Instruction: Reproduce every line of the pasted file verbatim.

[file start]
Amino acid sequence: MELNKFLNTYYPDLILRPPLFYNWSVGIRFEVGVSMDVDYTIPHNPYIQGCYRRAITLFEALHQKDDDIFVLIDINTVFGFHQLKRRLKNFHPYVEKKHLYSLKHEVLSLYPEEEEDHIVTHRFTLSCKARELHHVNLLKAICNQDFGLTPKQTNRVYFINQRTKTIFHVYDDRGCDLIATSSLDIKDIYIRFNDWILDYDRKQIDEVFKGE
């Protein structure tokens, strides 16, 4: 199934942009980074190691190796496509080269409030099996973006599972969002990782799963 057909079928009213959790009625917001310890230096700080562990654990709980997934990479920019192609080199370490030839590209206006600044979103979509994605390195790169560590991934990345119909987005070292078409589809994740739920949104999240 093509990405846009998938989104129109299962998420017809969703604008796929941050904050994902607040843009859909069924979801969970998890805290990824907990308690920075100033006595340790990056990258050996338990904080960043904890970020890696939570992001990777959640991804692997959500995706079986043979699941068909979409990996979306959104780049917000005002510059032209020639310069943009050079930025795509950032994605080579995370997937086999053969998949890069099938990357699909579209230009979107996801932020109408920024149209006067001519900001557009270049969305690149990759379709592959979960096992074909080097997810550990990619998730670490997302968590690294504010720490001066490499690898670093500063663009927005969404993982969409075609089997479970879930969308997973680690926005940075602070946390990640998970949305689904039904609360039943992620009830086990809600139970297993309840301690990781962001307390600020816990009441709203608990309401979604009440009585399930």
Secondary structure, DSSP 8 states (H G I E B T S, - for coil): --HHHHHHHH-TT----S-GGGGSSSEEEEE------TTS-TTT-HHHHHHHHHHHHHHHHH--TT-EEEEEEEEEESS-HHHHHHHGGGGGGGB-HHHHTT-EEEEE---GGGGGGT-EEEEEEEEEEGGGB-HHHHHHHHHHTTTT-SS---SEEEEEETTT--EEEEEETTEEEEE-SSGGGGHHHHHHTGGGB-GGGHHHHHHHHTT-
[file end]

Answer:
Amino acid sequence: MELNKFLNTYYPDLILRPPLFYNWSVGIRFEVGVSMDVDYTIPHNPYIQGCYRRAITLFEALHQKDDDIFVLIDINTVFGFHQLKRRLKNFHPYVEKKHLYSLKHEVLSLYPEEEEDHIVTHRFTLSCKARELHHVNLLKAICNQDFGLTPKQTNRVYFINQRTKTIFHVYDDRGCDLIATSSLDIKDIYIRFNDWILDYDRKQIDEVFKGE
């Protein structure tokens, strides 16, 4: 199934942009980074190691190796496509080269409030099996973006599972969002990782799963 057909079928009213959790009625917001310890230096700080562990654990709980997934990479920019192609080199370490030839590209206006600044979103979509994605390195790169560590991934990345119909987005070292078409589809994740739920949104999240 093509990405846009998938989104129109299962998420017809969703604008796929941050904050994902607040843009859909069924979801969970998890805290990824907990308690920075100033006595340790990056990258050996338990904080960043904890970020890696939570992001990777959640991804692997959500995706079986043979699941068909979409990996979306959104780049917000005002510059032209020639310069943009050079930025795509950032994605080579995370997937086999053969998949890069099938990357699909579209230009979107996801932020109408920024149209006067001519900001557009270049969305690149990759379709592959979960096992074909080097997810550990990619998730670490997302968590690294504010720490001066490499690898670093500063663009927005969404993982969409075609089997479970879930969308997973680690926005940075602070946390990640998970949305689904039904609360039943992620009830086990809600139970297993309840301690990781962001307390600020816990009441709203608990309401979604009440009585399930």
Secondary structure, DSSP 8 states (H G I E B T S, - for coil): --HHHHHHHH-TT----S-GGGGSSSEEEEE------TTS-TTT-HHHHHHHHHHHHHHHHH--TT-EEEEEEEEEESS-HHHHHHHGGGGGGGB-HHHHTT-EEEEE---GGGGGGT-EEEEEEEEEEGGGB-HHHHHHHHHHTTTT-SS---SEEEEEETTT--EEEEEETTEEEEE-SSGGGGHHHHHHTGGGB-GGGHHHHHHHHTT-